Different surgeon, obviously.

    And not one I'll ever be seeing, obviously.:scared:
  14. njbmd

    njbmd Guest Moderator Emeritus 5+ Year Member

    May 30, 2001
    Gone Walkabout!
    At this point check out <> or do a Google search for these procedures. You will be able to get as much info as you need to know the basic approaches/complications/procedure. A surgical textbook isn't going to be of much help and you don't have enough clinical anatomy to appreciate scanning an operative atlas. Ask questions before you go into the procedure. Most surgeons will explain what they are going to do so that you can understand the basics. Don't speak during the case unless you are spoken to. Write down your questions and ask the after the case is done.
  15. badasshairday

    badasshairday Vascular and Interventional Radiology 10+ Year Member

    Apr 6, 2007
    I have a 3.9 at UC Berkeley and had a 3.5 at the JC I went to. I also am scoring in the mid 40s on my MCAT practice tests. I too would like to be a part of this thread.

    That is very cool that you are shadowing a group of surgeons.
  16. bluesTank

    bluesTank Zombie 5+ Year Member

    Feb 2, 2007
    College Station, TX
    Of course you are lost during their procedures, you are a freshman in college. Just go for the experience of being there, you don't go to learn what they are actually doing.

    And has fun virtual surgery.
  17. riceman04

    riceman04 10+ Year Member

    Mar 21, 2005
    Los Angeles
    yeah....definite sign of insecurity!!!
    Many people on here don't realize you don't have to prove anything to anyone...but premeds are notoriously insecure!!!! For many of us, our identity is defined by our gpa.

    But each his own
  18. jojocola

    jojocola Senior Member 2+ Year Member

    May 19, 2006
  19. GuzzyRon

    GuzzyRon Son of the Son of Man 10+ Year Member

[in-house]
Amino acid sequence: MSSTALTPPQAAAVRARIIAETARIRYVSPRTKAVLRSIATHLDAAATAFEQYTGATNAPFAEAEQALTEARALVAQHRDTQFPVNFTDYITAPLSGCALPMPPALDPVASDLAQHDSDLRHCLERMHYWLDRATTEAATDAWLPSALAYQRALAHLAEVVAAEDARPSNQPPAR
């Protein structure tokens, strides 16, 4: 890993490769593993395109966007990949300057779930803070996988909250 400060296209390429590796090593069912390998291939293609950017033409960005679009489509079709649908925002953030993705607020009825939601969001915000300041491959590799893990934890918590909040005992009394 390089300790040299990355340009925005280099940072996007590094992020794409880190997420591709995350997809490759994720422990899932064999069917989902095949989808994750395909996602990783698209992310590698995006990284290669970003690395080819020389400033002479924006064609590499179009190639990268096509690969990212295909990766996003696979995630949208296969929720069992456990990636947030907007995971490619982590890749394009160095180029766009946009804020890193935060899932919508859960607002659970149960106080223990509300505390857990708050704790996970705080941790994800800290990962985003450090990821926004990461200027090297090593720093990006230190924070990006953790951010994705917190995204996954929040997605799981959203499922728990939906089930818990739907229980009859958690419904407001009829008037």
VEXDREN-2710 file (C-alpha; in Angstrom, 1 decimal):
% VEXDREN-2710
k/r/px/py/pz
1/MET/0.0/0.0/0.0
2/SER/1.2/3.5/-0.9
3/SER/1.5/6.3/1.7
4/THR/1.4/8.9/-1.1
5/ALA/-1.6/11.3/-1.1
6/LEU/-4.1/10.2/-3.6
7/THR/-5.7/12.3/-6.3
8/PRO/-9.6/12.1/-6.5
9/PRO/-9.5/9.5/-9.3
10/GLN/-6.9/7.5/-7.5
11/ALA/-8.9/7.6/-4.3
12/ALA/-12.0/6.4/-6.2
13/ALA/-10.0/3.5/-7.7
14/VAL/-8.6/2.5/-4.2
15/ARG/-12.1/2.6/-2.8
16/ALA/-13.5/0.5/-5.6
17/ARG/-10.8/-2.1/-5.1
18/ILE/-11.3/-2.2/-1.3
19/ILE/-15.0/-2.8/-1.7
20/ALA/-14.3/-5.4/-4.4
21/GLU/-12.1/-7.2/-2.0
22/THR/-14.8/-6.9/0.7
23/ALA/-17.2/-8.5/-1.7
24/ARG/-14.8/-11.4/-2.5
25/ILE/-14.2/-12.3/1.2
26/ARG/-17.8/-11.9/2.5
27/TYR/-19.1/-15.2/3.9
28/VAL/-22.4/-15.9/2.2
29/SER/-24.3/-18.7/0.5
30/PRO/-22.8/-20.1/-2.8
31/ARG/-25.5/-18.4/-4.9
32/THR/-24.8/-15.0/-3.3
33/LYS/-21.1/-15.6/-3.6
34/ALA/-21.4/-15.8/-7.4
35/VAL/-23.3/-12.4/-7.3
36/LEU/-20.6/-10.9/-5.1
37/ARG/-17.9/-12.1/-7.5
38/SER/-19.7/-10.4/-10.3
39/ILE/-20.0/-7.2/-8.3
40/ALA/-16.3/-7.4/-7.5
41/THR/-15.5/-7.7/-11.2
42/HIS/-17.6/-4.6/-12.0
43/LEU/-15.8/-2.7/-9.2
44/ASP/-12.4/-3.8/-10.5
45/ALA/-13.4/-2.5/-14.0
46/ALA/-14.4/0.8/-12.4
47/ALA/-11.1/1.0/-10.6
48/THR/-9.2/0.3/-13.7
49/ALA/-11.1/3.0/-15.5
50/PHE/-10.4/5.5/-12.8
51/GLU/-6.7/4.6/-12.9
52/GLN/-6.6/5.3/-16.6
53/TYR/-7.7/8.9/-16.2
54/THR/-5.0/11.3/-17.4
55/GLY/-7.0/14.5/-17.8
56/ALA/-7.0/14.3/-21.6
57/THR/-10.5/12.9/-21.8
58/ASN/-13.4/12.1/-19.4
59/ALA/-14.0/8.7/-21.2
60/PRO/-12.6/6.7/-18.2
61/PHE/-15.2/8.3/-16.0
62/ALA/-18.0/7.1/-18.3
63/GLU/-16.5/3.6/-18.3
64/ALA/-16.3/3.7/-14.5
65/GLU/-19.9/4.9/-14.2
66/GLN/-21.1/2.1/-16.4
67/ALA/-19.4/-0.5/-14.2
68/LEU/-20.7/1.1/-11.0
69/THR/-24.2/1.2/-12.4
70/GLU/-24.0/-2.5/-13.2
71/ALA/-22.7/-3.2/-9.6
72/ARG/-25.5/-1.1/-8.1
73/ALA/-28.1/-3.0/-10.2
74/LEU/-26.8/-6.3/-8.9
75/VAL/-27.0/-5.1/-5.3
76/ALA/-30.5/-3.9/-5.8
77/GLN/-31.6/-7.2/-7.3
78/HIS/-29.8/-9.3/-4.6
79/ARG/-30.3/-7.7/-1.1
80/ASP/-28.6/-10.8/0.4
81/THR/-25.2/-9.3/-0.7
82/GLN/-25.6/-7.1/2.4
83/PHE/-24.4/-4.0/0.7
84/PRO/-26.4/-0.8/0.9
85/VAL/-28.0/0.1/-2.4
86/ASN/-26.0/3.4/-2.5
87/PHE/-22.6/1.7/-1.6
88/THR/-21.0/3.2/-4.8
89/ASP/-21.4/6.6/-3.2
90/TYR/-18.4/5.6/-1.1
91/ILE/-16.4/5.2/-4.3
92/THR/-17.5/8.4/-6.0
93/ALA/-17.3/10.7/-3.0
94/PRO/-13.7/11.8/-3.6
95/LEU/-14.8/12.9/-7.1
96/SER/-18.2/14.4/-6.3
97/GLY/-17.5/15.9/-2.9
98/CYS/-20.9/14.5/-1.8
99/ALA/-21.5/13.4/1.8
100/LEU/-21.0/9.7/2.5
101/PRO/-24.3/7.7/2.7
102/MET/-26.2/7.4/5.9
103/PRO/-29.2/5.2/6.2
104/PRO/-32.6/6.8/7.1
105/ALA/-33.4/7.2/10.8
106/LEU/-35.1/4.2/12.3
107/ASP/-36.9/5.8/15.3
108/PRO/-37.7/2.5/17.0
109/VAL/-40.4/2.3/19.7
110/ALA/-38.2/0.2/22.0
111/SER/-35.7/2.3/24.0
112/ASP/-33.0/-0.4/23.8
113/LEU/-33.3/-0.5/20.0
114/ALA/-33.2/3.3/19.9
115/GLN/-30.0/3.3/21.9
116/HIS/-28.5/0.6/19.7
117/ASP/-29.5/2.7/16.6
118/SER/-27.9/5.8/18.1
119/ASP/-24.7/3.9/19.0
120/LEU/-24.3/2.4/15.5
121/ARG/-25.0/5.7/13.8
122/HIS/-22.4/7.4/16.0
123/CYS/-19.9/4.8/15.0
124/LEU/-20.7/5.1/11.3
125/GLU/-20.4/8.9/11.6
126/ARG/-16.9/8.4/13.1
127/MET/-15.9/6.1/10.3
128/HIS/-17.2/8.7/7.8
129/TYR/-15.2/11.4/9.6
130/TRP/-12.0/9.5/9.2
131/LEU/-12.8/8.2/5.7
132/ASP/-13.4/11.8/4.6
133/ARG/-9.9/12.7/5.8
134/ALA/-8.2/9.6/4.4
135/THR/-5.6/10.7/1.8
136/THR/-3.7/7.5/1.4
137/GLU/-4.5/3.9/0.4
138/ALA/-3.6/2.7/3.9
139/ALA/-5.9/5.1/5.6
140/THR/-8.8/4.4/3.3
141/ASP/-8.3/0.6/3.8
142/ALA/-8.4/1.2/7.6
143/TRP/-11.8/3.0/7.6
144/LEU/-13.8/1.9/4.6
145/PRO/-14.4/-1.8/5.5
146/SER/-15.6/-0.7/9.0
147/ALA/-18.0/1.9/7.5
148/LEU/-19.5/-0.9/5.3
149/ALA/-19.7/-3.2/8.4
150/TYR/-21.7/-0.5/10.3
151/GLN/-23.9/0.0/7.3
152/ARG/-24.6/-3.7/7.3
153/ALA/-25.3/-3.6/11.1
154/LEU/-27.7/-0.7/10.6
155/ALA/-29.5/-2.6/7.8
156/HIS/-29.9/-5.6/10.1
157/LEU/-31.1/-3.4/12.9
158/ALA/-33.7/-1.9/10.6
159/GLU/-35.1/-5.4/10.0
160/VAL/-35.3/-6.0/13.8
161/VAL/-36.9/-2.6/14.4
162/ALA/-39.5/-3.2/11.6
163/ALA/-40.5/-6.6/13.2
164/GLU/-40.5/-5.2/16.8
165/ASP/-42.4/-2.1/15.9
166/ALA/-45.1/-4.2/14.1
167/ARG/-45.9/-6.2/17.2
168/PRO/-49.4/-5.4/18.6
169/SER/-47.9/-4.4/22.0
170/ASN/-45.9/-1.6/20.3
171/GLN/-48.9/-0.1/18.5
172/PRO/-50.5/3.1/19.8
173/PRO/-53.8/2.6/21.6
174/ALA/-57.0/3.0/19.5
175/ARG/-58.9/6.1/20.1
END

Good for you :rolleyes:
  20. Wackie

    Wackie Inappropriate, always 5+ Year Member

    Mar 20, 2006
    Home with the Armadillo

    I think you missed the joke.

    OP, you can pick up a basic medical terminology book and start learning some of the vocab. I think that will help you more than learning about all the individual procedures. When they explain the procedure to you, or when they're doing the procedure and explain that interesting something-something lying superior to the something-something and do you see that fissure, you have a chance at having a clue as to wth they're talking about.
  21. lina123321

    lina123321 ralph: im a unitard 5+ Year Member

    Jun 20, 2006
    over the rainbow'd u get that opportunity?
  22. Jccripe

    Jccripe 2+ Year Member

    Sep 12, 2006

  23. Ben25

    Ben25 2+ Year Member

    Mar 3, 2007
    I have been working in a pharmacy since 10th grade. The pharmacist's wife is a RN in the OR. So she asked if I would be allowed to follow them for a day. I wrote thank-you notes to all of them and thanked them in person for letting me observe. The RN said, the surgeons thought I was so nice and appreciative, that I would be allowed to shadow all summer, or anytime I wished as long as a called a few days in advance. So I kind of fell into this opportunity.
  24. MossPoh

    MossPoh Textures intrigue me 7+ Year Member

    Apr 24, 2006
    Tally/Willkillya County
    You go with the flow. You shouldn't be focused on the tiny details of the procedures and how to do should focus on the experience. See if it is something you want to do. Don't be afraid to ask anyone questions either.....personally I have learned just as much from talking to the nurses and PAs as the physicians I have shadowed. Actually, the PA that worked with one of the surgeons explained everything step by step for me. (The surgeon was a mumbler) Just take in the whole thing. You'll feel the lights, the nice smell like burned hair when they cauterize....all sorts of stuff. The laparscopic is my personal fave isn't what you'd think of as surgery, but it is really cool stuff. You'll learn plenty without reading me. Befriend the surgical tech and the anesthesiology people too....most likely you'll be kind of getting in their way to get a better angle.
  25. phantomx87

    phantomx87 Wishing I was a bum 5+ Year Member

    OP, the best advice I can give you is to feel out some of the residents (jr. residents are great for this, but also some very cool sr. residents as well) and simply talk to them. I have been with neurosurgery since July 2006, and some of the best information I've gotten was with one of the sr. residents during exposure. I understand that it may be difficult and intimidating to ask them for help or clarification, but you have to remember that they were all in your position at one time or another.

    You have to feel the people out for a little while before you go asking. On the whole, though, most every surgeon worth his/her licks would love to help you (or anyone GENUINELY interested for that matter) as long as they see you trying. The caveat to this whole argument is if you seem disinterested... If that situation ever comes up, work like hell (both in the OR and in clinic) to make up for it!